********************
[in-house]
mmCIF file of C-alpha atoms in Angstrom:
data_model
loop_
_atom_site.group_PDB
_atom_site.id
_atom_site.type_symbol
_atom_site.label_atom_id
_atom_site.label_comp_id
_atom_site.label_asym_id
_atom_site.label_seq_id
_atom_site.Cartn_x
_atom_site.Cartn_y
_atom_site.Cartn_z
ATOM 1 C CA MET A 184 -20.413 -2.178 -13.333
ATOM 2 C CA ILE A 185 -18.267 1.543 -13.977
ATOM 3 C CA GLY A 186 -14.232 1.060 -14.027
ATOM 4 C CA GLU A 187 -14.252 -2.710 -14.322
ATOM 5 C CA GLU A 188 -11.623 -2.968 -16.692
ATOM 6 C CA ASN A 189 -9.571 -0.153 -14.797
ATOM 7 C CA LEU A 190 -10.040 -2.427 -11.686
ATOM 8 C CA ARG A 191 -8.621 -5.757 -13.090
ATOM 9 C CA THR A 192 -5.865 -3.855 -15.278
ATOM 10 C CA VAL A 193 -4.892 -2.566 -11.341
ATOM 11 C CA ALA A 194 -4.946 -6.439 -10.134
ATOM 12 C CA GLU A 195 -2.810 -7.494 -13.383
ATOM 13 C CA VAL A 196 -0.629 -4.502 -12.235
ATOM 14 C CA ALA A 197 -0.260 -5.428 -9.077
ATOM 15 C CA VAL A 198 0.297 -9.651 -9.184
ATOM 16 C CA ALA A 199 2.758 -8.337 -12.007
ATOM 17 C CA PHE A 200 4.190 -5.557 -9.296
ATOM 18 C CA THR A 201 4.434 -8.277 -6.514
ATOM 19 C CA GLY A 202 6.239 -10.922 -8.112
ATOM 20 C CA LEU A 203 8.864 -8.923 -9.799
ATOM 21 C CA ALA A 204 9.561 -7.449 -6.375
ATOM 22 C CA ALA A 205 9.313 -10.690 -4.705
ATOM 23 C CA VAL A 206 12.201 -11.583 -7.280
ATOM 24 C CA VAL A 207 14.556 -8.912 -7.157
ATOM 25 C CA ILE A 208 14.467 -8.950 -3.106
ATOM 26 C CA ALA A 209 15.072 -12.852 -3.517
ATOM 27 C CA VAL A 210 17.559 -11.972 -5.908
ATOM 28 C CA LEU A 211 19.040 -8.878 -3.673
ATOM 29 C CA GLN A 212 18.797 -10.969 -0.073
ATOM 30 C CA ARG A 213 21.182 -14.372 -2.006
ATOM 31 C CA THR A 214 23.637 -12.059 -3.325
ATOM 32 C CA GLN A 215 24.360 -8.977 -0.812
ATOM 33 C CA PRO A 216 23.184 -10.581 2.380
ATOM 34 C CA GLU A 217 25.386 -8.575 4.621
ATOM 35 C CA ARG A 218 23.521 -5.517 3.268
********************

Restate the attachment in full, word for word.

[in-house]
mmCIF file of C-alpha atoms in Angstrom:
data_model
loop_
_atom_site.group_PDB
_atom_site.id
_atom_site.type_symbol
_atom_site.label_atom_id
_atom_site.label_comp_id
_atom_site.label_asym_id
_atom_site.label_seq_id
_atom_site.Cartn_x
_atom_site.Cartn_y
_atom_site.Cartn_z
ATOM 1 C CA MET A 184 -20.413 -2.178 -13.333
ATOM 2 C CA ILE A 185 -18.267 1.543 -13.977
ATOM 3 C CA GLY A 186 -14.232 1.060 -14.027
ATOM 4 C CA GLU A 187 -14.252 -2.710 -14.322
ATOM 5 C CA GLU A 188 -11.623 -2.968 -16.692
ATOM 6 C CA ASN A 189 -9.571 -0.153 -14.797
ATOM 7 C CA LEU A 190 -10.040 -2.427 -11.686
ATOM 8 C CA ARG A 191 -8.621 -5.757 -13.090
ATOM 9 C CA THR A 192 -5.865 -3.855 -15.278
ATOM 10 C CA VAL A 193 -4.892 -2.566 -11.341
ATOM 11 C CA ALA A 194 -4.946 -6.439 -10.134
ATOM 12 C CA GLU A 195 -2.810 -7.494 -13.383
ATOM 13 C CA VAL A 196 -0.629 -4.502 -12.235
ATOM 14 C CA ALA A 197 -0.260 -5.428 -9.077
ATOM 15 C CA VAL A 198 0.297 -9.651 -9.184
ATOM 16 C CA ALA A 199 2.758 -8.337 -12.007
ATOM 17 C CA PHE A 200 4.190 -5.557 -9.296
ATOM 18 C CA THR A 201 4.434 -8.277 -6.514
ATOM 19 C CA GLY A 202 6.239 -10.922 -8.112
ATOM 20 C CA LEU A 203 8.864 -8.923 -9.799
ATOM 21 C CA ALA A 204 9.561 -7.449 -6.375
ATOM 22 C CA ALA A 205 9.313 -10.690 -4.705
ATOM 23 C CA VAL A 206 12.201 -11.583 -7.280
ATOM 24 C CA VAL A 207 14.556 -8.912 -7.157
ATOM 25 C CA ILE A 208 14.467 -8.950 -3.106
ATOM 26 C CA ALA A 209 15.072 -12.852 -3.517
ATOM 27 C CA VAL A 210 17.559 -11.972 -5.908
ATOM 28 C CA LEU A 211 19.040 -8.878 -3.673
ATOM 29 C CA GLN A 212 18.797 -10.969 -0.073
ATOM 30 C CA ARG A 213 21.182 -14.372 -2.006
ATOM 31 C CA THR A 214 23.637 -12.059 -3.325
ATOM 32 C CA GLN A 215 24.360 -8.977 -0.812
ATOM 33 C CA PRO A 216 23.184 -10.581 2.380
ATOM 34 C CA GLU A 217 25.386 -8.575 4.621
ATOM 35 C CA ARG A 218 23.521 -5.517 3.268